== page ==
The Dark, Twisted History Behind Annie & Joy's "Laughing Place" On 'Castle Rock'

Elsie Fisher and Lizzy Caplan as Joy and Annie Wilkes on Castle Rock
Dana Starbard

Spoilers ahead for episodes 1-3 of Castle Rock Season 2. At the outset of Castle Rock's second season, Annie Wilkes and her daughter Joy are driving across the country in search of their "laughing place," an unspecified location that will, after a life on the road, supposedly allow them to finally settle down and be happy. However, if you've ever heard the term before, you'll know the "laughing place" is far more nefarious than its name would have you believe — which will likely prove true in Castle Rock too, considering it's a horror show.

The first mention of a "laughing place" seems to have been in Joel Chandler Harris' Uncle Remus tales, which are based on African American folkore and were published in the 19th century. In the story, the hero Br'er Rabbit gets caught by Br'er Fox and Br'er Bear and escapes by tricking them into following him to his "laughing place," which turns out to be a tree full of angry bees. Br'er Rabbit describes the idea of a safe haven and uses that to lure his enemies into a dangerous trap; for a children's tale, it's a pretty dark and twisted concept.

You might also know the "laughing place" if you've gone on Splash Mountain at Disney's Magic Kingdom. The ride is based on Disney's 1946 film Song Of The South — which follows the story of Uncle Remus — and one of its animatronic animals sings "Ev'rybody's Got a Laughing Place." (The film depicts racist stereotypes and is considered too offensive for a home video release, but you can watch a singalong version of "Everybody Has A Laughing Place" featuring Donald Duck's uncle Ludwig Von Drake that's palatable.)

Maura Longueil/Hulu

As it pertains to Castle Rock, though, the "laughing place" is a reference to Stephen King's Misery, in which the character of Annie Wilkes originated. In the 1987 novel, Annie takes her favorite author hostage and violently tortures him until he finishes his next book. At one point, she leaves to go to her "laughing place," which turns out to be where she keeps the bodies of the people she's killed. It's just one of the many macabre aspects of Annie's life that she sugarcoats with folksy, childish language.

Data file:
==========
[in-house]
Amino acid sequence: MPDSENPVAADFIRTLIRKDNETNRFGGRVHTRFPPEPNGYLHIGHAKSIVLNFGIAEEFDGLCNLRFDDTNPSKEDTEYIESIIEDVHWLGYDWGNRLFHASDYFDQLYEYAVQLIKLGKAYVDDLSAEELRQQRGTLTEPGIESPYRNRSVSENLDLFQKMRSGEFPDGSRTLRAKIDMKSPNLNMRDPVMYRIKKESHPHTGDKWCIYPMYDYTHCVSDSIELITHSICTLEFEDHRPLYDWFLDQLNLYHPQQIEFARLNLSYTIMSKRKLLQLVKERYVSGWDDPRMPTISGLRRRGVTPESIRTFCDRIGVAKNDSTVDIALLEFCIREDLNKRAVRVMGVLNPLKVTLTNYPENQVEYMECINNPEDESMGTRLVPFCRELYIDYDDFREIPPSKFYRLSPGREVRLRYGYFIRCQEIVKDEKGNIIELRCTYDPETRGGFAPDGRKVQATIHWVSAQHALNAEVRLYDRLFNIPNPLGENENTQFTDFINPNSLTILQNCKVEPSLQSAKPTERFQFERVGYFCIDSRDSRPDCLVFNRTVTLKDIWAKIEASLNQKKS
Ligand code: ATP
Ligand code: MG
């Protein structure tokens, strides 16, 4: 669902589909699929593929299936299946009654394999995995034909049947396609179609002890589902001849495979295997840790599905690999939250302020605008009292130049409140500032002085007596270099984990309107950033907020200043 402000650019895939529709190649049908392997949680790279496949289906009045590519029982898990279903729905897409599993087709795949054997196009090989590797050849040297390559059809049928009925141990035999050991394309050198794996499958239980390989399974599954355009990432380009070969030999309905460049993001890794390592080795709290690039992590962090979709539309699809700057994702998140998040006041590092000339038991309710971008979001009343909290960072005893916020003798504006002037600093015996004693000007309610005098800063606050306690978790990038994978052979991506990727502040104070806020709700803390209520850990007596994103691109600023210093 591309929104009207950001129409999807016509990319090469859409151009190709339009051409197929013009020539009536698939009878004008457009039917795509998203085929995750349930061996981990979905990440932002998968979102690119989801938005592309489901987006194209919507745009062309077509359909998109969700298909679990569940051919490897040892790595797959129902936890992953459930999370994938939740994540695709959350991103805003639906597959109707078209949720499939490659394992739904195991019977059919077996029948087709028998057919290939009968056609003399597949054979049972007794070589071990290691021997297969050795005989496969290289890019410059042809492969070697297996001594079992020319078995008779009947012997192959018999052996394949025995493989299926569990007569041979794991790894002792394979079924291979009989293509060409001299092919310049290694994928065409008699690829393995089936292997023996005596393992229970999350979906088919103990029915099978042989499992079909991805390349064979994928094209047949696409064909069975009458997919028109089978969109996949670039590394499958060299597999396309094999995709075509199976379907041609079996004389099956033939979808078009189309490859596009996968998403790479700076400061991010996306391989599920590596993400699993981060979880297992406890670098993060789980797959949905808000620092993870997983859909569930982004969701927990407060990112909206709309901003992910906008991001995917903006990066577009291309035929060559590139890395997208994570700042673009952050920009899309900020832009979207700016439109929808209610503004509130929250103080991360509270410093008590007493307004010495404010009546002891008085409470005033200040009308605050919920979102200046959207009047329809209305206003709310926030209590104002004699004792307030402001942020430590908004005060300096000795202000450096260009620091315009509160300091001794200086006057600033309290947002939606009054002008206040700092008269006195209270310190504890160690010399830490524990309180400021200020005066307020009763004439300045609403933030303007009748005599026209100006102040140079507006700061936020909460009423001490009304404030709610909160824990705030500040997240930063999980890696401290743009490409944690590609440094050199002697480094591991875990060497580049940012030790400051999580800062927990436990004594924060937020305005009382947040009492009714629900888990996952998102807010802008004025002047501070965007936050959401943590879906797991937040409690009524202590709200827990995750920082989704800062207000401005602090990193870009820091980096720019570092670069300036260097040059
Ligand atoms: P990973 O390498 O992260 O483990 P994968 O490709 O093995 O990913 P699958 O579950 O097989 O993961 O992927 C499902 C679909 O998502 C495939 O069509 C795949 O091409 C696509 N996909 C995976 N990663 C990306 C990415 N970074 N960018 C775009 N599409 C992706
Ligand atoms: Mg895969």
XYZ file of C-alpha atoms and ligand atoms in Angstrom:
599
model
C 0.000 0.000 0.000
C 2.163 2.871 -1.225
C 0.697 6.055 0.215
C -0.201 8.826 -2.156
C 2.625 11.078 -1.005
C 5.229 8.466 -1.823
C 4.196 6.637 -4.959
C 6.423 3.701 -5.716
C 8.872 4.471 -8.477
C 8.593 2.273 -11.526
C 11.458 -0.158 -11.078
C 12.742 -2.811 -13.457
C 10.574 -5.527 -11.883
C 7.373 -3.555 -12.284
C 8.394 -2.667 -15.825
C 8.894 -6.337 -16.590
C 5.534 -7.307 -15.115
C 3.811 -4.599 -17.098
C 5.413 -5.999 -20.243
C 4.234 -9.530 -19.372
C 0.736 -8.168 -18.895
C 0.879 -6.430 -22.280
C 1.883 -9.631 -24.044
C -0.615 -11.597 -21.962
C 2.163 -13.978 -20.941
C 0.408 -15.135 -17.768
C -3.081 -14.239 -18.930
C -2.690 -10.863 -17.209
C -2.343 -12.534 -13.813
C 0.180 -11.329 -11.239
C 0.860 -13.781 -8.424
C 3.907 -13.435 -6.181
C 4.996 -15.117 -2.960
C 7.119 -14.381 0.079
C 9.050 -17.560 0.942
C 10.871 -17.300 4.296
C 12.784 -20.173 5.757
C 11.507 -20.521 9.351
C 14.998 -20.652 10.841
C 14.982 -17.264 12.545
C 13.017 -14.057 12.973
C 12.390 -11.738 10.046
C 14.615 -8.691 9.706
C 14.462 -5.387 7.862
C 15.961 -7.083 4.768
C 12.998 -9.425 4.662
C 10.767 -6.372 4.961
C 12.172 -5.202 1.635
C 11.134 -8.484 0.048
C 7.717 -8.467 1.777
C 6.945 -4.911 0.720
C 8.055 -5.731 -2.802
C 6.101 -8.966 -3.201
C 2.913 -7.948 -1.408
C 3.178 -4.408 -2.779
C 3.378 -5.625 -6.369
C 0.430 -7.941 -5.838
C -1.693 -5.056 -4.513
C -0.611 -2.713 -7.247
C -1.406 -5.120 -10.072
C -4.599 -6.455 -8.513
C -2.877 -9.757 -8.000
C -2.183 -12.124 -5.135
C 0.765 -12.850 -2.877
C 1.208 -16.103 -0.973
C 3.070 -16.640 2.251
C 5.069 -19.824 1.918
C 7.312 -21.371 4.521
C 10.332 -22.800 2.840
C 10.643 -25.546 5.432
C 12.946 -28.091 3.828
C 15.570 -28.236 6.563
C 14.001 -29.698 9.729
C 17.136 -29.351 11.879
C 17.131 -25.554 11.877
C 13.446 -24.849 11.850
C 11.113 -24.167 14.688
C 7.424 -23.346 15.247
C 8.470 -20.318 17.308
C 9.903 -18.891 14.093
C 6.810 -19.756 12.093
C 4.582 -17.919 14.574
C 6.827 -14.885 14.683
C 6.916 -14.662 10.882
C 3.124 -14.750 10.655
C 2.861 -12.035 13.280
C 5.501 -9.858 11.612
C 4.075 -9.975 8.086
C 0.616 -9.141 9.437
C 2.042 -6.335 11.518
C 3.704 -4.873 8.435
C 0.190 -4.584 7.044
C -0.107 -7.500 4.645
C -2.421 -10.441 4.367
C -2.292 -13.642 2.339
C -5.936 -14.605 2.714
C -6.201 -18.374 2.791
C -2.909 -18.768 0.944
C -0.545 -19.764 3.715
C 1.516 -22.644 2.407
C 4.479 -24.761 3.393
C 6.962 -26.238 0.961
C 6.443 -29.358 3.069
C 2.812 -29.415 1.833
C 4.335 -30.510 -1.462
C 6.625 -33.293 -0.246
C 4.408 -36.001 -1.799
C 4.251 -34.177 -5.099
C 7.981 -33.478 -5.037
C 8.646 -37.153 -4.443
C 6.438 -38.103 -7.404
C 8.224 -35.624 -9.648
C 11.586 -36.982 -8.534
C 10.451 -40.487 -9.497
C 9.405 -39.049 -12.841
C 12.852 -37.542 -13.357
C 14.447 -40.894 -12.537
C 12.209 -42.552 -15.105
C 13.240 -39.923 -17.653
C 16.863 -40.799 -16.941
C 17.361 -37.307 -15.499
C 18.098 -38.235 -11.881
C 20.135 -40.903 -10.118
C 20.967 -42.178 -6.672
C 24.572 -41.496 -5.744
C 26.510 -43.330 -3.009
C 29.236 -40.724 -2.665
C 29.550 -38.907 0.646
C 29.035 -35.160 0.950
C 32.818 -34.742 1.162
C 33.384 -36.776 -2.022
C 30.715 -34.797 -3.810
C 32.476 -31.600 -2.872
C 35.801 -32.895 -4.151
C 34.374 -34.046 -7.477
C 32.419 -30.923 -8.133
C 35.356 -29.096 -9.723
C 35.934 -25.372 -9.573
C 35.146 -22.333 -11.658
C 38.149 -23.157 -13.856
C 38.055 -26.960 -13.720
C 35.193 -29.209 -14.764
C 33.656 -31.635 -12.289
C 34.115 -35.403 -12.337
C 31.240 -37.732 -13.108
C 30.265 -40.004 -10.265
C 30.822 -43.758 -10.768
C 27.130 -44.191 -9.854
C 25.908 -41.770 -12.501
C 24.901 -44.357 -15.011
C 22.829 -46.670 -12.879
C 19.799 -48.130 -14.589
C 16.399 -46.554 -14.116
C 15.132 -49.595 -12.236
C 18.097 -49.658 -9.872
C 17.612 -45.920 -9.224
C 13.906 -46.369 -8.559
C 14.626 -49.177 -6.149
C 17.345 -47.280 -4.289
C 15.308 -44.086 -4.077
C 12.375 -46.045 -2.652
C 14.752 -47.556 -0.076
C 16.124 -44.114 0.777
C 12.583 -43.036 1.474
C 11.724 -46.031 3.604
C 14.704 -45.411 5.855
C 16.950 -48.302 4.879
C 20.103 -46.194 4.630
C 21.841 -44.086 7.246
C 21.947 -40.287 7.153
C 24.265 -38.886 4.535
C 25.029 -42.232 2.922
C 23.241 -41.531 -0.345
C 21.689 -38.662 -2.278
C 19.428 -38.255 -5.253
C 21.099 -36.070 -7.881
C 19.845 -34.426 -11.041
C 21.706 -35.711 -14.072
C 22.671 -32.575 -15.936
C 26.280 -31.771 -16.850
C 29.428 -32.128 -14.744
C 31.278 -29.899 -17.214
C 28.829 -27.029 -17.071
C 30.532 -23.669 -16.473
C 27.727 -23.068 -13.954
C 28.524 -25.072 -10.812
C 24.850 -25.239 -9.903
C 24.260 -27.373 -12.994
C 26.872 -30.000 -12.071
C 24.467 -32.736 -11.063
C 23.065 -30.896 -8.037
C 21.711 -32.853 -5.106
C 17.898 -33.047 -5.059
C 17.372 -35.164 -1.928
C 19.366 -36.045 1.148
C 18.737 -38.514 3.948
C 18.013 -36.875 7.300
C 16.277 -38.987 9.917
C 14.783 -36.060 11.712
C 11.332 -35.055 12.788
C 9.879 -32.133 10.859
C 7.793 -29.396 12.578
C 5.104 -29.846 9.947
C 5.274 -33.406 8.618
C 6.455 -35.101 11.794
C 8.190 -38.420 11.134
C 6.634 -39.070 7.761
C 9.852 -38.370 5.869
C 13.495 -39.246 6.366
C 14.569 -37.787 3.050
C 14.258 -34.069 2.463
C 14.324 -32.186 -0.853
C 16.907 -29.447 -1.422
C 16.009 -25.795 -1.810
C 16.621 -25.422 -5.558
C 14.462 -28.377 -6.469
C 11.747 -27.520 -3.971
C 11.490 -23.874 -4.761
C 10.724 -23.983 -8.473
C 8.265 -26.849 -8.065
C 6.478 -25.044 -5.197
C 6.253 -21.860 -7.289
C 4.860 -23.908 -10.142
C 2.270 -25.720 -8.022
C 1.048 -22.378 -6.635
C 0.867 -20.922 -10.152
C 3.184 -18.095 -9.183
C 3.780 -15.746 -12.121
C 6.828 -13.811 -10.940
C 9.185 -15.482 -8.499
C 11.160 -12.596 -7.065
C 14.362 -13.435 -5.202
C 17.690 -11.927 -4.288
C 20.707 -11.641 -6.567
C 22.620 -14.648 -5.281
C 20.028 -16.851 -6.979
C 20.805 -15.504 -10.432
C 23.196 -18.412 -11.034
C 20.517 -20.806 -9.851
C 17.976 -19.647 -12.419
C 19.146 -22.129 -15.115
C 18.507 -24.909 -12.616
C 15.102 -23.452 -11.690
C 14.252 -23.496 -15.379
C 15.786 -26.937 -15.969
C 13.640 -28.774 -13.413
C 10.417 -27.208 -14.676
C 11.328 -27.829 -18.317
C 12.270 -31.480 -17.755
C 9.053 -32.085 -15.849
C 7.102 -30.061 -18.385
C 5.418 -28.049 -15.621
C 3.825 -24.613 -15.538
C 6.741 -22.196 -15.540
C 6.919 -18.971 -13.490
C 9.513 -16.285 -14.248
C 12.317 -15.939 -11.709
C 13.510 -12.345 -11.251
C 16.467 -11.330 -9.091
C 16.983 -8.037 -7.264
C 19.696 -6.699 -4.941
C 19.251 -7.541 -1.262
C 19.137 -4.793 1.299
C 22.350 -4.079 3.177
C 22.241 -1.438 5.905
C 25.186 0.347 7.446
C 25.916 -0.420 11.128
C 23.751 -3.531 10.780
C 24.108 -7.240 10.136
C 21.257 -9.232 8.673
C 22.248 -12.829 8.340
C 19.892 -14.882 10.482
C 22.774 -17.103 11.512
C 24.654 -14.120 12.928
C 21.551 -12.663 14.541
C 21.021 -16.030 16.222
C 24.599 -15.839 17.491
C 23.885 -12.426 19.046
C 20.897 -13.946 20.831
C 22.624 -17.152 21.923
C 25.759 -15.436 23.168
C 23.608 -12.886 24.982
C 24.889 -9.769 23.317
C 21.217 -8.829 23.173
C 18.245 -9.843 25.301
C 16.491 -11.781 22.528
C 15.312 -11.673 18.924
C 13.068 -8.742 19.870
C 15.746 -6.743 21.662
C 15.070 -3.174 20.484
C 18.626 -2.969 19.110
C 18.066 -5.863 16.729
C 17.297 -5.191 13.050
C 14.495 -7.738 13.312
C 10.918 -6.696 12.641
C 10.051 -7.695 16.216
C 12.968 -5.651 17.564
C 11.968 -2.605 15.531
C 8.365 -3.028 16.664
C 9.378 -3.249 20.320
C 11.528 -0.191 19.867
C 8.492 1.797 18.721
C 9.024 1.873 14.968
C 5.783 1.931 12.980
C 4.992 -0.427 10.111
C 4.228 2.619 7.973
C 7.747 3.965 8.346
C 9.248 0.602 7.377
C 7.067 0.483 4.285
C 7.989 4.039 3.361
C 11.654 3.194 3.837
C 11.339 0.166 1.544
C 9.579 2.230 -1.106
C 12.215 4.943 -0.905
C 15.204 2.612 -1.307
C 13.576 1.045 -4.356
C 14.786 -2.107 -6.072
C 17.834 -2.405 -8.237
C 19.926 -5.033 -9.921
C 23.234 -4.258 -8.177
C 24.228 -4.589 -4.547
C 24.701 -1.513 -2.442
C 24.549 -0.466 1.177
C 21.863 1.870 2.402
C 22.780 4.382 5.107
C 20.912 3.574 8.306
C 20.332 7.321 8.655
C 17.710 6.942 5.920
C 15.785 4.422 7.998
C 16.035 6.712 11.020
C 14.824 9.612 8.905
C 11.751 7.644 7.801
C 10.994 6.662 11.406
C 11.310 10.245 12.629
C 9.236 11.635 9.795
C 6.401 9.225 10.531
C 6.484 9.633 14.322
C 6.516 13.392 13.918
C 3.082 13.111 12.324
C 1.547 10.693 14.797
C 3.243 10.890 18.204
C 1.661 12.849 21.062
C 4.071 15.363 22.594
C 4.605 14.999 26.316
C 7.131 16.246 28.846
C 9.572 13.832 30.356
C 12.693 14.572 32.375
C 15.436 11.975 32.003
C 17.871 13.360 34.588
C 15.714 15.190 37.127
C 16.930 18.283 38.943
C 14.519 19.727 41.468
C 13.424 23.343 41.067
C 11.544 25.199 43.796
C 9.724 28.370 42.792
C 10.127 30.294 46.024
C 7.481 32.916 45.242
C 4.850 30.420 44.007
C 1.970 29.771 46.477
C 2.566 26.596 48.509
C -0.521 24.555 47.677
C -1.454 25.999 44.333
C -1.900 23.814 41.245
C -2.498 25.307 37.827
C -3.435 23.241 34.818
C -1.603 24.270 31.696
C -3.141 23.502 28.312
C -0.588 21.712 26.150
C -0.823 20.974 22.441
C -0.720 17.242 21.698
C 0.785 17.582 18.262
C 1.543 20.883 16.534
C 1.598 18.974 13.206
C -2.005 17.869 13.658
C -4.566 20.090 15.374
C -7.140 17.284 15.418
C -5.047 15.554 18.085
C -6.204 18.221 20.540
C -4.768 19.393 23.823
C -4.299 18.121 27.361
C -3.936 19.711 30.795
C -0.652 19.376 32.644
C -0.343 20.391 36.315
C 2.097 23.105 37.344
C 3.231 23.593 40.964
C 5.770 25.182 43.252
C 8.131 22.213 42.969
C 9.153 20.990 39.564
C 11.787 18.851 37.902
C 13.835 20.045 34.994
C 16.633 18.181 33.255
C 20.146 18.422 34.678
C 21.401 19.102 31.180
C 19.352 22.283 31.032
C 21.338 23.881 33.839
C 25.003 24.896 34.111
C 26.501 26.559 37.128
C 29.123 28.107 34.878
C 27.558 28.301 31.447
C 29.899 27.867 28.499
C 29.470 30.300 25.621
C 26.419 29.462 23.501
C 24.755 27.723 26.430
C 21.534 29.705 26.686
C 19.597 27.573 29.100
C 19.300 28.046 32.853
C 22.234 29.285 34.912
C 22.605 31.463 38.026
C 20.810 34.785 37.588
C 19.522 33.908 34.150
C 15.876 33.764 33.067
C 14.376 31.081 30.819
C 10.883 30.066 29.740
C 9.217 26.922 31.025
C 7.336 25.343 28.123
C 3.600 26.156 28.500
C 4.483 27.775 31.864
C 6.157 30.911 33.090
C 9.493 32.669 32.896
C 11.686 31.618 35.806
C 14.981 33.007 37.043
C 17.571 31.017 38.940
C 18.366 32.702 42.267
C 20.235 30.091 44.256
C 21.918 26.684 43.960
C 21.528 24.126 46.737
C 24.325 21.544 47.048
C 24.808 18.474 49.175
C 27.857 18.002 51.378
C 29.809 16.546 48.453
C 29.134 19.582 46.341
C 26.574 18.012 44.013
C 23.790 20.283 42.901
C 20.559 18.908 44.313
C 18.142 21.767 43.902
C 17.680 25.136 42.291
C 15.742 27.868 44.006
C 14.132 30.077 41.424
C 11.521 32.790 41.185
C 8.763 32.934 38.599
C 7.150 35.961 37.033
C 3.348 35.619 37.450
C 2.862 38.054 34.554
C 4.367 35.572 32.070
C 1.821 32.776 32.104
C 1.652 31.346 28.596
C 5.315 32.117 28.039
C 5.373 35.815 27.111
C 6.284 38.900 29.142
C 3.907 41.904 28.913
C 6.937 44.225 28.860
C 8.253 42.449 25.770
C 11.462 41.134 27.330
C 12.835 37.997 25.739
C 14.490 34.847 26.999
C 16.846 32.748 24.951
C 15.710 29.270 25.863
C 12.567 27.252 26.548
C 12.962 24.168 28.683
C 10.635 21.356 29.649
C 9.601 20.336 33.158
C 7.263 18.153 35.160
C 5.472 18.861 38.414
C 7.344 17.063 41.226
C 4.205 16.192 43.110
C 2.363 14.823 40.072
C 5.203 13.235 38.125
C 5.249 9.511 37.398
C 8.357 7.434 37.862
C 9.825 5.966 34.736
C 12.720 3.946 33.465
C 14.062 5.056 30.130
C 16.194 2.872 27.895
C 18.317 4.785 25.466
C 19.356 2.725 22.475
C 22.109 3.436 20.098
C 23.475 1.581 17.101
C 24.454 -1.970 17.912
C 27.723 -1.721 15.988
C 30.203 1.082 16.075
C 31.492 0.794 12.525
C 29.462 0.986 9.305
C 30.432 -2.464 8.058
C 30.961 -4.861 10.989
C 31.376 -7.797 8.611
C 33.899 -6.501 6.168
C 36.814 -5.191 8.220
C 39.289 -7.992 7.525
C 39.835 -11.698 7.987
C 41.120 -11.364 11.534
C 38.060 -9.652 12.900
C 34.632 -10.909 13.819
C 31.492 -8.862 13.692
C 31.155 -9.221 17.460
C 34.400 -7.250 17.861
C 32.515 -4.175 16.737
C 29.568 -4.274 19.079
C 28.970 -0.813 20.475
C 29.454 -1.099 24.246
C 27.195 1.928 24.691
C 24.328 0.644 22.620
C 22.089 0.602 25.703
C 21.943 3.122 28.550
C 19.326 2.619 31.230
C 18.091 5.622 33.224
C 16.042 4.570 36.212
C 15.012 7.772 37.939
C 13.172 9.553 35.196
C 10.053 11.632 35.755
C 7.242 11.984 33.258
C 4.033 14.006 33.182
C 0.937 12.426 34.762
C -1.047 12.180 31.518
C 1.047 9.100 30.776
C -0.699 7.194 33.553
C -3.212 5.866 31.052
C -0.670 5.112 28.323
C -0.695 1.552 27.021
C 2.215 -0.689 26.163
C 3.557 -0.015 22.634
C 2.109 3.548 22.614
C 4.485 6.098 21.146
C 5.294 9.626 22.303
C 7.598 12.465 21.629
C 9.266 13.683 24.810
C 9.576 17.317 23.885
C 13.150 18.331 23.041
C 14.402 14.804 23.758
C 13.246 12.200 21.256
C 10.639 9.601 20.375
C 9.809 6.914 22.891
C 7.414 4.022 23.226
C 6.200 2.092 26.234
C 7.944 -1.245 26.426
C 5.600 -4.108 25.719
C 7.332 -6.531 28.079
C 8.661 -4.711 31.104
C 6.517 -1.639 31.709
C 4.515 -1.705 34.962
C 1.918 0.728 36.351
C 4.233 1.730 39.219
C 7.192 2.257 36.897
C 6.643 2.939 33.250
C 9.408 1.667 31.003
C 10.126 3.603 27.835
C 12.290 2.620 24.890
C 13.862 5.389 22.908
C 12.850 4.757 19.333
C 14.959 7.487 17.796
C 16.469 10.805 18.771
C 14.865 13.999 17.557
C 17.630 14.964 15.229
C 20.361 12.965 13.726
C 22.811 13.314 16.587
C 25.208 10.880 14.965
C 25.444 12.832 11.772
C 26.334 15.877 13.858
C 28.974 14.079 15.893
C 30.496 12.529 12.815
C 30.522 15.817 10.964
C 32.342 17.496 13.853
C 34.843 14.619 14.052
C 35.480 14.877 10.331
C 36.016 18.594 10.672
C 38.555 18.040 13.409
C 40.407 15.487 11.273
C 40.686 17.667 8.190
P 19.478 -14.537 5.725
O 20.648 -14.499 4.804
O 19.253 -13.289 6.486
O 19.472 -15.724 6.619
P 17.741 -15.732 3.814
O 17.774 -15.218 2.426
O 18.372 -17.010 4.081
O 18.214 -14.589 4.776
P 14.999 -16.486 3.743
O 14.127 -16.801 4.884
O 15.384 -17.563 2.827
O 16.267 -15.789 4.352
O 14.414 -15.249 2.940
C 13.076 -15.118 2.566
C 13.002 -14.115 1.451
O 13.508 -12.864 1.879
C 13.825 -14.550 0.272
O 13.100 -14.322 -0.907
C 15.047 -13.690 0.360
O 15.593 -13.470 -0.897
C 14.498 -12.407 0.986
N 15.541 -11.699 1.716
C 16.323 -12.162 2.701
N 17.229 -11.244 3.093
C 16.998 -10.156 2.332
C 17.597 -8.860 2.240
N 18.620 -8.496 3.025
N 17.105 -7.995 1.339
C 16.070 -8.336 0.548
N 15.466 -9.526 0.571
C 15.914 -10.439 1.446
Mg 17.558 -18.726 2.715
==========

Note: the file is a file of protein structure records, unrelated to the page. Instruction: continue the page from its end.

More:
Castle Rock, then, functions as sort of a prequel for Misery. Star Lizzy Caplan, who plays Annie, called it "Chapter 2" of the character's story, with Chapter 1 being her childhood and Chapter 3 being Misery. "Whatever her mental issues are, they have been allowed to completely blossom by the time we meet her in Misery," Caplan told reporters at New York Comic-Con. "Our Annie, she's still moving through the world. She's interacting with other people. She has a daughter to look after."

So, what the "laughing place" represents to Annie in her Misery future is a little different than what it means on Castle Rock. It may become something sinister later on, but for now, it symbolizes a safe haven for the Wilkes women — albeit perhaps an unattainable one.